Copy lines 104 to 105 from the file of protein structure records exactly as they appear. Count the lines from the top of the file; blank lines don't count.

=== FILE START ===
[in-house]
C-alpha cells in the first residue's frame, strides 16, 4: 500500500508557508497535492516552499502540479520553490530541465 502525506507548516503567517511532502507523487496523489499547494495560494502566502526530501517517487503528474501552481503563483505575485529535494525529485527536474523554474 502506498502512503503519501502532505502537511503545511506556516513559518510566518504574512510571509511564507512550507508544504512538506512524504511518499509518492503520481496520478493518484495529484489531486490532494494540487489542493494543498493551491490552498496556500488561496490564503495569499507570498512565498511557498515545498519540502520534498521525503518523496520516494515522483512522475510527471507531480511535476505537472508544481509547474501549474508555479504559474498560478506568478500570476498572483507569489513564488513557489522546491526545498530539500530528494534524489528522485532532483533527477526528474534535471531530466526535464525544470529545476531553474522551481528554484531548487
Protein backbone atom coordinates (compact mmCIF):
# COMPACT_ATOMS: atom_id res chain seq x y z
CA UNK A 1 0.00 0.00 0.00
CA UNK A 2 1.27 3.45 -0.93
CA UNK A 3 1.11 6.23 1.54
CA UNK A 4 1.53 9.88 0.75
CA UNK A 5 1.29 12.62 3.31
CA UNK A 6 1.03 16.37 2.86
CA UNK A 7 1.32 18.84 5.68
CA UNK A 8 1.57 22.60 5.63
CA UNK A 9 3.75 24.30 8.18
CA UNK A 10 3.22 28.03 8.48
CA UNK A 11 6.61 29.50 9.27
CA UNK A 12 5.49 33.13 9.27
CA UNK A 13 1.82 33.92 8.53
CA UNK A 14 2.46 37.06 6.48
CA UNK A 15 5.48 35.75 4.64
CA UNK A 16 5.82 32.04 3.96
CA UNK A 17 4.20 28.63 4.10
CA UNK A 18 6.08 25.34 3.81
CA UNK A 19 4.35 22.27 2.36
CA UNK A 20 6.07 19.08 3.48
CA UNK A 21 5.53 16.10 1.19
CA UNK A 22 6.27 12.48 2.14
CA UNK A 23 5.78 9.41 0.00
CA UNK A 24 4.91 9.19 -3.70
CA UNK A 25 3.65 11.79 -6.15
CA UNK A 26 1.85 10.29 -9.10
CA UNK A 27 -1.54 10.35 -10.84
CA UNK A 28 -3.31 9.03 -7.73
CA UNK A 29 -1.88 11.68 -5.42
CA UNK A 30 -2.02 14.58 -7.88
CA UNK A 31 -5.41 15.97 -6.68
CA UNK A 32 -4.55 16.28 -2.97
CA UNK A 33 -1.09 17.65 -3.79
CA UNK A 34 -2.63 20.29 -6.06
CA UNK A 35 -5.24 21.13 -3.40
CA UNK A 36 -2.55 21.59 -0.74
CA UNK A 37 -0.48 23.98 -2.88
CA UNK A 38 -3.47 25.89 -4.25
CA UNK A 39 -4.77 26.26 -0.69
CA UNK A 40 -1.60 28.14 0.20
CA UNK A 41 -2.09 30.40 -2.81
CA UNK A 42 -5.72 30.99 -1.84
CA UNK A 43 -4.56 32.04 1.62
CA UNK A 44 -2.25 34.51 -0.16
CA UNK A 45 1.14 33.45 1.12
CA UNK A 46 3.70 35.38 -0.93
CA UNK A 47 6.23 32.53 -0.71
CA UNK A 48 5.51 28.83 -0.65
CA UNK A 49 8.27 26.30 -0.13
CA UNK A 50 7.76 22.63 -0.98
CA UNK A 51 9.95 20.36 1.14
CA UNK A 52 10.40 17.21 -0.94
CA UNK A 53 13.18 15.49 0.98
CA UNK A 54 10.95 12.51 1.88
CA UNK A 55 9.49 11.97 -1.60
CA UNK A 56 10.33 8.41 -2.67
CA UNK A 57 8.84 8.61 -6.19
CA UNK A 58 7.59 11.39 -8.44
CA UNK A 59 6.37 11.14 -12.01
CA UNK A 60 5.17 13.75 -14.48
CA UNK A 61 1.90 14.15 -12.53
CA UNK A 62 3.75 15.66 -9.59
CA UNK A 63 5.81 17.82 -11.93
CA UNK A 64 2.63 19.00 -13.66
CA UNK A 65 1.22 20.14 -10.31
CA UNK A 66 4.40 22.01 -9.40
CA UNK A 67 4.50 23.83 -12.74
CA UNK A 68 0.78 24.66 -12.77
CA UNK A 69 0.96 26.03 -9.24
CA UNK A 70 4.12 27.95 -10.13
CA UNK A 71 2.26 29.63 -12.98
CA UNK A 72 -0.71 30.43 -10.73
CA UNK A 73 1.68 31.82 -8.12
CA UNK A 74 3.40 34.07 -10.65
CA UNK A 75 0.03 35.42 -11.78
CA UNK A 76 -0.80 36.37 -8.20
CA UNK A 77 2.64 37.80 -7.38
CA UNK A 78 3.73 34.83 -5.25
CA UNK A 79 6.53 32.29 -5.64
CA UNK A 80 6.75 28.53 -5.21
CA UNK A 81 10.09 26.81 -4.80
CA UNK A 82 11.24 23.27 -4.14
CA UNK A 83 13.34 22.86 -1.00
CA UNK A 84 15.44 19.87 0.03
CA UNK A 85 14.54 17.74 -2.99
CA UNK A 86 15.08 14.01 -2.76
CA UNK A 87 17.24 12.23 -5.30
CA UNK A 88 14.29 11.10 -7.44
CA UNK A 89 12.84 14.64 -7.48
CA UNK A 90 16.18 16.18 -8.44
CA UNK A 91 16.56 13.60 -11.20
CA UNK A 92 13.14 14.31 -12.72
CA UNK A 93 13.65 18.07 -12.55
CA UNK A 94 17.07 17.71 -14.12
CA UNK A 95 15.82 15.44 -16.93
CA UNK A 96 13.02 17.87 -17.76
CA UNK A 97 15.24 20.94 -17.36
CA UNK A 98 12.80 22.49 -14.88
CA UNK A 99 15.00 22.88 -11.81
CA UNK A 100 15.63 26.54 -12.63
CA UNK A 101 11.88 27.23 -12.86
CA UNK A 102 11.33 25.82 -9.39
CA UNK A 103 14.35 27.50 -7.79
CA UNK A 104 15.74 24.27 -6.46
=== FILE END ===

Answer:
CA UNK A 100 15.63 26.54 -12.63
CA UNK A 101 11.88 27.23 -12.86